Key Takeaway

Proper consideration requires a promise before an act. A voluntary act followed by a promise isn’t valid consideration.

Harrington v. Taylor

Harrington v. Taylor

Harrington v. Taylor

Harrington v. Taylor, 225 N.C. 690 (1945)



The plaintiff in this case sought to recover of the defendant upon a promise made by him under the following peculiar circumstances:

The defendant had assaulted his wife, who took refuge in plaintiff's house. The next day the defendant gained access to the house and began another assault upon his wife. The defendant's wife knocked him down with an axe, and was on the point of cutting his head open or decapitating him while he was laying on the floor, and the plaintiff intervened, caught the axe as it was descending, and the blow intended for defendant fell upon her hand, mutilating it badly, but saving defendant's life.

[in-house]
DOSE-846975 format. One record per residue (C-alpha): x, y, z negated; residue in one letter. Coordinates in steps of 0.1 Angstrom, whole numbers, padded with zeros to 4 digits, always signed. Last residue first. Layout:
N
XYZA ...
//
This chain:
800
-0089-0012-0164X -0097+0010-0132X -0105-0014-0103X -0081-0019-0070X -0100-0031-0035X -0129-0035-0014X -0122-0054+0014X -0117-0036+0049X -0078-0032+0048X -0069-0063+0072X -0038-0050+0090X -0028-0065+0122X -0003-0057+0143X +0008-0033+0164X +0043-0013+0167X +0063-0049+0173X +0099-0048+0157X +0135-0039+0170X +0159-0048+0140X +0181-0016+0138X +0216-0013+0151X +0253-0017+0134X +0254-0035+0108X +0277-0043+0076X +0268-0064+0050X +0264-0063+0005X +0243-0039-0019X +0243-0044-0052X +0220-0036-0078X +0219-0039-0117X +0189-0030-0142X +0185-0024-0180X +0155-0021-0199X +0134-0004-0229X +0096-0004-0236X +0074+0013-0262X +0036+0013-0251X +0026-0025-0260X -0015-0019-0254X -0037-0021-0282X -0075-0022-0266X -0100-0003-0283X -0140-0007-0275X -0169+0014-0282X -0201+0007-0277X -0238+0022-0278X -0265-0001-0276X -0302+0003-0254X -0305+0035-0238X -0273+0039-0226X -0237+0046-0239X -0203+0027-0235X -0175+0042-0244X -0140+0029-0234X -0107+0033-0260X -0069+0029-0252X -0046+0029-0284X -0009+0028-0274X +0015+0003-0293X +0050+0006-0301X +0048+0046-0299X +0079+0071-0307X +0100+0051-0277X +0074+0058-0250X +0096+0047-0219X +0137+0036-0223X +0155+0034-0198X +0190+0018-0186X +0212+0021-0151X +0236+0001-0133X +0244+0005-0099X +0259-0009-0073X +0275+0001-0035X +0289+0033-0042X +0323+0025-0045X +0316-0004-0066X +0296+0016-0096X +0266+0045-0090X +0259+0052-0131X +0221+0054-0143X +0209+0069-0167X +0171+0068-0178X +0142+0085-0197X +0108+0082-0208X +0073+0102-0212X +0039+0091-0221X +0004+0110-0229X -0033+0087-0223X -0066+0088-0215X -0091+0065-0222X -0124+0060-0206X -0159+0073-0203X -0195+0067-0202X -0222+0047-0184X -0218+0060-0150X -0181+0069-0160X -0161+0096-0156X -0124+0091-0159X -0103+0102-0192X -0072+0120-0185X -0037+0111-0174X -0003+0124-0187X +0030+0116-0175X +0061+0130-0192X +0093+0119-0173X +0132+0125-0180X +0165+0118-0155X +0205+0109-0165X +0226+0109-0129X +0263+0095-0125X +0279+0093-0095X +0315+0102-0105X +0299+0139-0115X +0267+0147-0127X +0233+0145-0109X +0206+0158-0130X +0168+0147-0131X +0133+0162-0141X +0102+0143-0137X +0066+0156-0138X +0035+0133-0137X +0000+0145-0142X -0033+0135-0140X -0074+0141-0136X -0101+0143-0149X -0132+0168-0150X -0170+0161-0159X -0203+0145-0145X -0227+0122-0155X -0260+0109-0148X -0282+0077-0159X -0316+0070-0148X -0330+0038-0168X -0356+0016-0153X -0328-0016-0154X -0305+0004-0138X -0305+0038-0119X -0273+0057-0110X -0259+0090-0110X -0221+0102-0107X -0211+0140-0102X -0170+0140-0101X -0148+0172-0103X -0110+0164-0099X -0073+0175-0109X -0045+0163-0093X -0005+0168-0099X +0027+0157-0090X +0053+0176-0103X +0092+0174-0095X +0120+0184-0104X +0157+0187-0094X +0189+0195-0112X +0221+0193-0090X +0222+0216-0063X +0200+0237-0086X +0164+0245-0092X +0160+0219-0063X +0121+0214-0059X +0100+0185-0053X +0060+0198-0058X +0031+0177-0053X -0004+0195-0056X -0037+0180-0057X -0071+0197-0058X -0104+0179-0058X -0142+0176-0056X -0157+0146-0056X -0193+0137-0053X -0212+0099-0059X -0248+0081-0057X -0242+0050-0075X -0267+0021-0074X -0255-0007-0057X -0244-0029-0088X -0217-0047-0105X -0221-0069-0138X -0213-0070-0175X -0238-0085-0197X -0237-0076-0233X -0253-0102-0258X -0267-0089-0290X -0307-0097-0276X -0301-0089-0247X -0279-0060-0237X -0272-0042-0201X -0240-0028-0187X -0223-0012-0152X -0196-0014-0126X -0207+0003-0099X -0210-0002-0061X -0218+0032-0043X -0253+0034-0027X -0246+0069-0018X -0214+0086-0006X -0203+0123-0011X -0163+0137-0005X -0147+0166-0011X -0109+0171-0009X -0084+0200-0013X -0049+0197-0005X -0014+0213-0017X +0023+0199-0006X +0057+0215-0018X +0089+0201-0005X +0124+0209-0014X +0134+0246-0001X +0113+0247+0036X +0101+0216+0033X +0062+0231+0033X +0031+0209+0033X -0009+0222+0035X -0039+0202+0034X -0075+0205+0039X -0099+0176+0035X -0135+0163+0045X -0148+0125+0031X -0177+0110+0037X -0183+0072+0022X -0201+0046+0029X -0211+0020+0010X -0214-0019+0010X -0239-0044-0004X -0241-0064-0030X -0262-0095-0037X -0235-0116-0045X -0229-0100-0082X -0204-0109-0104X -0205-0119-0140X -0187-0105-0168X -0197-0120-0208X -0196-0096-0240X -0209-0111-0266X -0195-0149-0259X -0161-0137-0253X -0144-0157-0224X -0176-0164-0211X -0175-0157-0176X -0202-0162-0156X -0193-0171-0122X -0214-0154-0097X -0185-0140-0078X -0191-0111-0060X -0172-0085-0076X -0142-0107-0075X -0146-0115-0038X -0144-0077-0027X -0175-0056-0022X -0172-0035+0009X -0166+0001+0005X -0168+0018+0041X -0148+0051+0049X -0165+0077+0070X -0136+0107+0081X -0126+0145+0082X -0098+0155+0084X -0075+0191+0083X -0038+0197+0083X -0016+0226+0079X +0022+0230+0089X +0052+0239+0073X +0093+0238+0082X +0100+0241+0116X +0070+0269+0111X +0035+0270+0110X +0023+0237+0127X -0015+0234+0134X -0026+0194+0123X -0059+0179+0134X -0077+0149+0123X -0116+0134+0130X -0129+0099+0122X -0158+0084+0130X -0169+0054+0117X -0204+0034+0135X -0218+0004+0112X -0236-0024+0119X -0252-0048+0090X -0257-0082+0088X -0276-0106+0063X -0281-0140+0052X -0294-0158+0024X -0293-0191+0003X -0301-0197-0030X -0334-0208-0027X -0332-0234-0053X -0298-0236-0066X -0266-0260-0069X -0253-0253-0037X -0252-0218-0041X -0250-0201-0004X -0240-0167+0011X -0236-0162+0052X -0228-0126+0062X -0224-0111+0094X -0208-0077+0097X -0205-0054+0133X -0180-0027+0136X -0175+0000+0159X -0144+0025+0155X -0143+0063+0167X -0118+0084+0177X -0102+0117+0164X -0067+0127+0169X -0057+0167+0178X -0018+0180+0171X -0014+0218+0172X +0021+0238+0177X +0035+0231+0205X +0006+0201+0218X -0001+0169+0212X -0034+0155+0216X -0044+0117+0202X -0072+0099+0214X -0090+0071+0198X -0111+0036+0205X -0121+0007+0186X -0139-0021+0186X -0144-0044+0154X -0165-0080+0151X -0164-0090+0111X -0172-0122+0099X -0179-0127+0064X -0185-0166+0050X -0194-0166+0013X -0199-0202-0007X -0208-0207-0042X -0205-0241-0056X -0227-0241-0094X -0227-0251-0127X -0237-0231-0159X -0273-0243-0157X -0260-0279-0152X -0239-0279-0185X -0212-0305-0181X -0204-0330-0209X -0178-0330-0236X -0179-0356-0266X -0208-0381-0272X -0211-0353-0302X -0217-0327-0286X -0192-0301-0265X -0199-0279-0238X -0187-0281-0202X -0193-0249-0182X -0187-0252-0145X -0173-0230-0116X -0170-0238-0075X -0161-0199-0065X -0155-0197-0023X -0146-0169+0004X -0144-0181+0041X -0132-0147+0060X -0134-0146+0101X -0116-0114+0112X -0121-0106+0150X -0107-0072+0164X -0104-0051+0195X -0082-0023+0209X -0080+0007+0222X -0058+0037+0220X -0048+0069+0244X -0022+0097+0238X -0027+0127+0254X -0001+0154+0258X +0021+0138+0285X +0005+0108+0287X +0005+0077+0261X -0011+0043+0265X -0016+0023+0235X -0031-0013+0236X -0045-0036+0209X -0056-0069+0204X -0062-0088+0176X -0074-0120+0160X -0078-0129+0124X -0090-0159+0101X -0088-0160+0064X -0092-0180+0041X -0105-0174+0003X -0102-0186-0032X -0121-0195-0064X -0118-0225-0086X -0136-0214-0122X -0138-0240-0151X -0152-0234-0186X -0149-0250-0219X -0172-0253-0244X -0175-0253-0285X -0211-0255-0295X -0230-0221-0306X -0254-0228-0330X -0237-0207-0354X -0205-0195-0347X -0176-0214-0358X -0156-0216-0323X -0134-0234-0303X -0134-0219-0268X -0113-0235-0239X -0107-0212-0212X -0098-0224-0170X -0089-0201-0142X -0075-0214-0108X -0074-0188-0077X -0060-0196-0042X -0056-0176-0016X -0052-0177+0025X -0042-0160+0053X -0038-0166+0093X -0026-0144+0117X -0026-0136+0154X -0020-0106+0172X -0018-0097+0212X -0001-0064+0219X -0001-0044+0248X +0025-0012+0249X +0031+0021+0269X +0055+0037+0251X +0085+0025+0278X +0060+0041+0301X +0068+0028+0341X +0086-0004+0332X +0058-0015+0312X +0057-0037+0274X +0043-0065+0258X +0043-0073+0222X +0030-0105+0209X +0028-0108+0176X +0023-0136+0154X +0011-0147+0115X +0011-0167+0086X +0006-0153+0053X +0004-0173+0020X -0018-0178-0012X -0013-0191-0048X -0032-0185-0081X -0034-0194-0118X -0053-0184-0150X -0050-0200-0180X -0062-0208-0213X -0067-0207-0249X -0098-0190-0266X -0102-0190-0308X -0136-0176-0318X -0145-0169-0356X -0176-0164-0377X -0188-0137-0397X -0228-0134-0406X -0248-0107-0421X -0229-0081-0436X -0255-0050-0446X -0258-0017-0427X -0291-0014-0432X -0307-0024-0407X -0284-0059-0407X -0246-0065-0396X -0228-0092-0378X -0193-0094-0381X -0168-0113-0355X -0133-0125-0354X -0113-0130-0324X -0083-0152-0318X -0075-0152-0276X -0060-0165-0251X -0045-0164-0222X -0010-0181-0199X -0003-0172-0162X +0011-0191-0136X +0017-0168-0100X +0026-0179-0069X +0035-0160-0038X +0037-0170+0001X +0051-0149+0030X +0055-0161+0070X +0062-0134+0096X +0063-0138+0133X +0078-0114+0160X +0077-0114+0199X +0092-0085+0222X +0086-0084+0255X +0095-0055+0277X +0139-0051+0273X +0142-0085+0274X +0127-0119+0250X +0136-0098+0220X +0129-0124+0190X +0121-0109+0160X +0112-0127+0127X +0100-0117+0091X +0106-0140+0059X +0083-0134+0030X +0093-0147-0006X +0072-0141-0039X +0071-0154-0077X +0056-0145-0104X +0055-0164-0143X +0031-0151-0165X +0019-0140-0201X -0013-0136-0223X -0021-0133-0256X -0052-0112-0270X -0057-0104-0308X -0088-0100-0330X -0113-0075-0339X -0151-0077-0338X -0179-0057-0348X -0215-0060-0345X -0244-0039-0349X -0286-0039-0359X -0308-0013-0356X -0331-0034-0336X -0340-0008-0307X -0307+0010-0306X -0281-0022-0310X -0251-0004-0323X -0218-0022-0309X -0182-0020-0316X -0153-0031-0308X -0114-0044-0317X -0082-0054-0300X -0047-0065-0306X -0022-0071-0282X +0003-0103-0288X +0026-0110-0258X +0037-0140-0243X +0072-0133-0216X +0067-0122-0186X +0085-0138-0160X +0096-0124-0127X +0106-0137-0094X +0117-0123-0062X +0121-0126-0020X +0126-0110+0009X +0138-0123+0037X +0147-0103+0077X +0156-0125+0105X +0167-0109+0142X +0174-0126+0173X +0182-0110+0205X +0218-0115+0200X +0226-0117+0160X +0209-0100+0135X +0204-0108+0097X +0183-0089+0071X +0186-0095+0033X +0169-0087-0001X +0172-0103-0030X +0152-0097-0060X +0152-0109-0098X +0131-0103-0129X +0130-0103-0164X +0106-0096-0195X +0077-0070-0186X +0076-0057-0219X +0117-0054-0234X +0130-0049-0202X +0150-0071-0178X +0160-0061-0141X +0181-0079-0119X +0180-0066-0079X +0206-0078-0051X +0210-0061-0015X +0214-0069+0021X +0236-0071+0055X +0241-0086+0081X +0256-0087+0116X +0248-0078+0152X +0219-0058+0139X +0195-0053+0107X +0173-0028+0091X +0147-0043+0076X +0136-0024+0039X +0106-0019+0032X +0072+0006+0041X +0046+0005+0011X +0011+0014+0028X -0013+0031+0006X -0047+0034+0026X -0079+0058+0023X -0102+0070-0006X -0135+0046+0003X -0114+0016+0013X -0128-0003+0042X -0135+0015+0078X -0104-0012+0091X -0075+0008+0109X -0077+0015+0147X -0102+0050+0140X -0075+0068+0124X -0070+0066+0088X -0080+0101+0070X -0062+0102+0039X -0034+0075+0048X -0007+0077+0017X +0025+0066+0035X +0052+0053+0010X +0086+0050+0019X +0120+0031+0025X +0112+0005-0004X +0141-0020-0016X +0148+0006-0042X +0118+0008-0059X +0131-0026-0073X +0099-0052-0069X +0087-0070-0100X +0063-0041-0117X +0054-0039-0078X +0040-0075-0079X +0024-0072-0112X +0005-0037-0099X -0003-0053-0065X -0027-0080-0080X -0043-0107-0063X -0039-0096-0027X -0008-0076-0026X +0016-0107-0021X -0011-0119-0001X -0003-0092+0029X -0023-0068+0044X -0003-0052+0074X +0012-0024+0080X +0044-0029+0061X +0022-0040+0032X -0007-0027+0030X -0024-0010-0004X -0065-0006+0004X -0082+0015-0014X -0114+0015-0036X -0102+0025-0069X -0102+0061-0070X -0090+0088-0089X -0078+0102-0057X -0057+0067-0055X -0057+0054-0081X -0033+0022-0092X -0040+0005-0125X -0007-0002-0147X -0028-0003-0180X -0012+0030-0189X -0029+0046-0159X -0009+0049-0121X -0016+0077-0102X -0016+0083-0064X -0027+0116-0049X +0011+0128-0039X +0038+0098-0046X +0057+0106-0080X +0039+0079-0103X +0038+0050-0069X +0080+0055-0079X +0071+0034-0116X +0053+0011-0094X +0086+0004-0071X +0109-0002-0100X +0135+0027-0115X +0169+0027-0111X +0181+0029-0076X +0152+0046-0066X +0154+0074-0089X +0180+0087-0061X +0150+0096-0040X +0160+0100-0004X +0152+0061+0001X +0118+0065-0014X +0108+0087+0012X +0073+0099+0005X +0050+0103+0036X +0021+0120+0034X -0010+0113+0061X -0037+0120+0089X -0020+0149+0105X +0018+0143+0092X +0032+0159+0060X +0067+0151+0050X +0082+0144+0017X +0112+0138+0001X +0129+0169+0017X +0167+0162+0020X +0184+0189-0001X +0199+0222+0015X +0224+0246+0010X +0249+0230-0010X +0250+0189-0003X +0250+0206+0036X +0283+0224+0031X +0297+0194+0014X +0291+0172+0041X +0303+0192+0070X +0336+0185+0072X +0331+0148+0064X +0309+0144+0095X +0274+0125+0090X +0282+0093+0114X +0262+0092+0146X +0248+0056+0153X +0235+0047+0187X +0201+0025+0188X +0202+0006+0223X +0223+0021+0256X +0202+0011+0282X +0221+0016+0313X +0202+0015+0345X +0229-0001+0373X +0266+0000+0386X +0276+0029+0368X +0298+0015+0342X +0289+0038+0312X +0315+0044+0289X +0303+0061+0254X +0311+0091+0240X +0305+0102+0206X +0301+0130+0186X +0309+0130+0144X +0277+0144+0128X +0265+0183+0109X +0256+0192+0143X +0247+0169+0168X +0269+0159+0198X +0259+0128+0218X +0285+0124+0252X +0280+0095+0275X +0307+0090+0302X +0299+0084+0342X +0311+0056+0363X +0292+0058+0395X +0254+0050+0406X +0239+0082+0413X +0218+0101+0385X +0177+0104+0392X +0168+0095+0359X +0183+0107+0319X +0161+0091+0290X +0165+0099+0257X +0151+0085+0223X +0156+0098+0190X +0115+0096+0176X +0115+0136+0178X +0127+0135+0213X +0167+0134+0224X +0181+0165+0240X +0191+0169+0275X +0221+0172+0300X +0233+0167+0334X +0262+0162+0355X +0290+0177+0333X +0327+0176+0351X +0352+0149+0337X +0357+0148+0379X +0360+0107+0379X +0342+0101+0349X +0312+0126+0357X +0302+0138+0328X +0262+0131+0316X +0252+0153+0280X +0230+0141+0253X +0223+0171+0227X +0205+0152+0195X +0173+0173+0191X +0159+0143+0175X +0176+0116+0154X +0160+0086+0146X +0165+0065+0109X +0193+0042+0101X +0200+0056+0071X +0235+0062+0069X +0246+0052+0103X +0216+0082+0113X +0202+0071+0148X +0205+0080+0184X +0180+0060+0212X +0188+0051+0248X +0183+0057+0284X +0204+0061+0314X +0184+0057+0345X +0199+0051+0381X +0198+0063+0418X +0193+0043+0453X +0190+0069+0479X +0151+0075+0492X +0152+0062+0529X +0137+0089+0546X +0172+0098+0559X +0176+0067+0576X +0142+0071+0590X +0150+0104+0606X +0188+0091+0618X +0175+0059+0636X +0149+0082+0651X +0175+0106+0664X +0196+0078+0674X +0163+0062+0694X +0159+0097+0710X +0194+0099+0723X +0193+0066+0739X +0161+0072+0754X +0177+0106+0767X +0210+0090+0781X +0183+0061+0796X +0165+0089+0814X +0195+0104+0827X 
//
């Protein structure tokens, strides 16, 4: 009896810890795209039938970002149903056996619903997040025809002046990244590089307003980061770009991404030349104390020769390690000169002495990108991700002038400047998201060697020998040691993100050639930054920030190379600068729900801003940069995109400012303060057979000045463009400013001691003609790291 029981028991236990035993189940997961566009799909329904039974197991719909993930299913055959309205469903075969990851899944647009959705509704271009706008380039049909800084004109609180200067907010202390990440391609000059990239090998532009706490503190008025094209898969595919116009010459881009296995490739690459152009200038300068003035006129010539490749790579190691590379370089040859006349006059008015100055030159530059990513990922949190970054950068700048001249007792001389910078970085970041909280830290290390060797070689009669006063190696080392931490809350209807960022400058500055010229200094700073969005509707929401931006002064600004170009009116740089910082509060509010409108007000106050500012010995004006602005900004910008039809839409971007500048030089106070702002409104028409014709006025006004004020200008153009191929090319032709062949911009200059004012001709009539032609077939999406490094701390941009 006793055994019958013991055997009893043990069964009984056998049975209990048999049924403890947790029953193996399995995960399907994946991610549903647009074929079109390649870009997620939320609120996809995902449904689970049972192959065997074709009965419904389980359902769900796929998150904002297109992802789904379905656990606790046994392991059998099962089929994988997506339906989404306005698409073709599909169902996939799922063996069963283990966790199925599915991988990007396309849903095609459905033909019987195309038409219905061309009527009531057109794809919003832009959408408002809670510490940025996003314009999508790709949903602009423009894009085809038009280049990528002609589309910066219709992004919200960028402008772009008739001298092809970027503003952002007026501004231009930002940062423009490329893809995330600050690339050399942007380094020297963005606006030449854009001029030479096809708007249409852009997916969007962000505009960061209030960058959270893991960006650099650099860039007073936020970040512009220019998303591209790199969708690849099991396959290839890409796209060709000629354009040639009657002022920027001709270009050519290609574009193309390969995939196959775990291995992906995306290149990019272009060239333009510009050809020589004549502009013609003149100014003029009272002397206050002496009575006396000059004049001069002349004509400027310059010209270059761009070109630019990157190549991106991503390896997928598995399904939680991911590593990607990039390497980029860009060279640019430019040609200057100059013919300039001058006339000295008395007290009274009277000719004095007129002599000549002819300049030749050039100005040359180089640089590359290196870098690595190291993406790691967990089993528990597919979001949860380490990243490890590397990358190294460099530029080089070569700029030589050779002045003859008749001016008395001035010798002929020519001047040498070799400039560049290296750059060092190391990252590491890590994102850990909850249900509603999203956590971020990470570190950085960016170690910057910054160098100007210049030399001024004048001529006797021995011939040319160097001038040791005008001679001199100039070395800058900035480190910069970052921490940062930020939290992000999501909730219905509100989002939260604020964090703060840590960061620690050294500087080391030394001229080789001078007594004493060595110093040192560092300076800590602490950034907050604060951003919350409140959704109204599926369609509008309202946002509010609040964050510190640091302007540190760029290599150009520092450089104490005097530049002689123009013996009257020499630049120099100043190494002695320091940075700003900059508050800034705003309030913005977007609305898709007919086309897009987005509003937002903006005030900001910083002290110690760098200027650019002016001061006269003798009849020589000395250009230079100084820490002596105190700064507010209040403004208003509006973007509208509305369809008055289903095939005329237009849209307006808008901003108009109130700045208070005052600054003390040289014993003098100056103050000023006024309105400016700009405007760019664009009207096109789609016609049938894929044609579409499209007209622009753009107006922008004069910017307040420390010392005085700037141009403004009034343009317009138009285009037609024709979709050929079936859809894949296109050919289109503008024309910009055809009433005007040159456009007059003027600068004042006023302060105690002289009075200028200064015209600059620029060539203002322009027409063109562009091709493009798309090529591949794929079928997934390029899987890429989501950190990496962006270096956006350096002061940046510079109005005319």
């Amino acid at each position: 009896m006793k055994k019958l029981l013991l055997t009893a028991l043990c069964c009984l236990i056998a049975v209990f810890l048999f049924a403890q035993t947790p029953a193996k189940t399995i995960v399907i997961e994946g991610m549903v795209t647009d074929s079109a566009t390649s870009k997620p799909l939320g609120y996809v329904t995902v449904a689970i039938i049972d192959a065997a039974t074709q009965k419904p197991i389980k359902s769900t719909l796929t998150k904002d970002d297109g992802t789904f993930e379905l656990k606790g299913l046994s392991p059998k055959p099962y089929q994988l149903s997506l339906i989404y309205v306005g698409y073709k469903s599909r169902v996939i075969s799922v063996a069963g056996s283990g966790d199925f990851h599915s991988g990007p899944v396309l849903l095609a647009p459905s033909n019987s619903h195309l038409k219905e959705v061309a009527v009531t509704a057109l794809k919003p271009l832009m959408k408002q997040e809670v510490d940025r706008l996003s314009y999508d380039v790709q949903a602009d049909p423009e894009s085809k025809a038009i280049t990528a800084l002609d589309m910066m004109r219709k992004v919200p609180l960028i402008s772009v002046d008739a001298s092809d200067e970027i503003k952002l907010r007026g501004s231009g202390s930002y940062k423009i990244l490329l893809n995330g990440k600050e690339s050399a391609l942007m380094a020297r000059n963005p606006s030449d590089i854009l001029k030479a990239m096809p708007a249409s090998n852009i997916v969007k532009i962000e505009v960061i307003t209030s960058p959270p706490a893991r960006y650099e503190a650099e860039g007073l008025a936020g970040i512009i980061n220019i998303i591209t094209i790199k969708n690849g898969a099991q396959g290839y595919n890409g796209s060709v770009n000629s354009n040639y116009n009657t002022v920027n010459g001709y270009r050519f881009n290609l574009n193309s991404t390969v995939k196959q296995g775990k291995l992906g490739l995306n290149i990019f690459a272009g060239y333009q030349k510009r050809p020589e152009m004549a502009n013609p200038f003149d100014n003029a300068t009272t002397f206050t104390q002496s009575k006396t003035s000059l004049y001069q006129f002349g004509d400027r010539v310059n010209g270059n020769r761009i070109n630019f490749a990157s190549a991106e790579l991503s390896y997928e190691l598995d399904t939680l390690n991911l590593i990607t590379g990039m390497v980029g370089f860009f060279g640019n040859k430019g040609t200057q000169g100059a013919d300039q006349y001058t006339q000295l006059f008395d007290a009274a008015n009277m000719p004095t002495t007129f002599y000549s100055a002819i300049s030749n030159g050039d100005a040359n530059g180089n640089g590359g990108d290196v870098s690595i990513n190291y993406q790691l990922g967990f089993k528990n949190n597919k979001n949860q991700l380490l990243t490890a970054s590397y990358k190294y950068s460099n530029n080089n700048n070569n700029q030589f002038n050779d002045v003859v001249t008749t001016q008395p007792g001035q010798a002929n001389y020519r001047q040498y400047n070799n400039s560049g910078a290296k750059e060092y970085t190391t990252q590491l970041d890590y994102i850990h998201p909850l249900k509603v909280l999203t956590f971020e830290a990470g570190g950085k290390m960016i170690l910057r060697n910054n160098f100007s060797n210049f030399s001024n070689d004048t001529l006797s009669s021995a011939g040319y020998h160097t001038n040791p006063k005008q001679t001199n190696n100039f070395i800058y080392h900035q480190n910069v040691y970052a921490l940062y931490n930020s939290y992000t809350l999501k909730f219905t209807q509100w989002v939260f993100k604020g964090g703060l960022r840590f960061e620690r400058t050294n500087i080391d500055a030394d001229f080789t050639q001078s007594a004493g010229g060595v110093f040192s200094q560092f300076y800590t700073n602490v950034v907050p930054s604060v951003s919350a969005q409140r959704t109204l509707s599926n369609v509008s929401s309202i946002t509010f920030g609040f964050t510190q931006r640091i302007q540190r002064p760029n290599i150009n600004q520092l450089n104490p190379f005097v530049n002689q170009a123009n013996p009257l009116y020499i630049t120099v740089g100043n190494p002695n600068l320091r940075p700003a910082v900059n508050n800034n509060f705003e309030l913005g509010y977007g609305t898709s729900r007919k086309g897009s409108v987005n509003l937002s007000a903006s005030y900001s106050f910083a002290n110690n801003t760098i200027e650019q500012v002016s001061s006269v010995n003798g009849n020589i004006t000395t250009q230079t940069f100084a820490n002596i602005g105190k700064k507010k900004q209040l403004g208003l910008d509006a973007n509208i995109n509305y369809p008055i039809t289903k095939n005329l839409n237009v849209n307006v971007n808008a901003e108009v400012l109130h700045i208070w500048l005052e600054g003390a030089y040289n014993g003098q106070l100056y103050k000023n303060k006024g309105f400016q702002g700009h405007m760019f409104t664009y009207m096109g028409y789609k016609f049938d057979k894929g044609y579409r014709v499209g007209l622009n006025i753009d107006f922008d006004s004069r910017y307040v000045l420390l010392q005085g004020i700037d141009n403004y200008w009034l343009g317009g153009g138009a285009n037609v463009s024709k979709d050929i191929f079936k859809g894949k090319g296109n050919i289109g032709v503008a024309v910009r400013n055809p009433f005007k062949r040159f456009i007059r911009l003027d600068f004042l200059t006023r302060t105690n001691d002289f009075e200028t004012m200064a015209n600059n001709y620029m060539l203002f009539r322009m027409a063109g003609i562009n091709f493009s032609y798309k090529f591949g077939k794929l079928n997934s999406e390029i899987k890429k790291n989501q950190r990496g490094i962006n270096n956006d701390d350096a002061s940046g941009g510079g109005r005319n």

Subsequently, defendant orally promised to pay the plaintiff her damages; but, after paying a small sum, failed to pay anything more. So, substantially, states the complaint.


Whether there was a consideration recognized by our law as sufficient to support the promise.


Consideration requires a promise made in exchange for something prior to the act. That was not the case here. (implied)


However much the defendant should be impelled by common gratitude to alleviate the plaintiff's misfortune, a humanitarian act of this kind, voluntarily performed, is not such consideration as would entitle her to recover at law.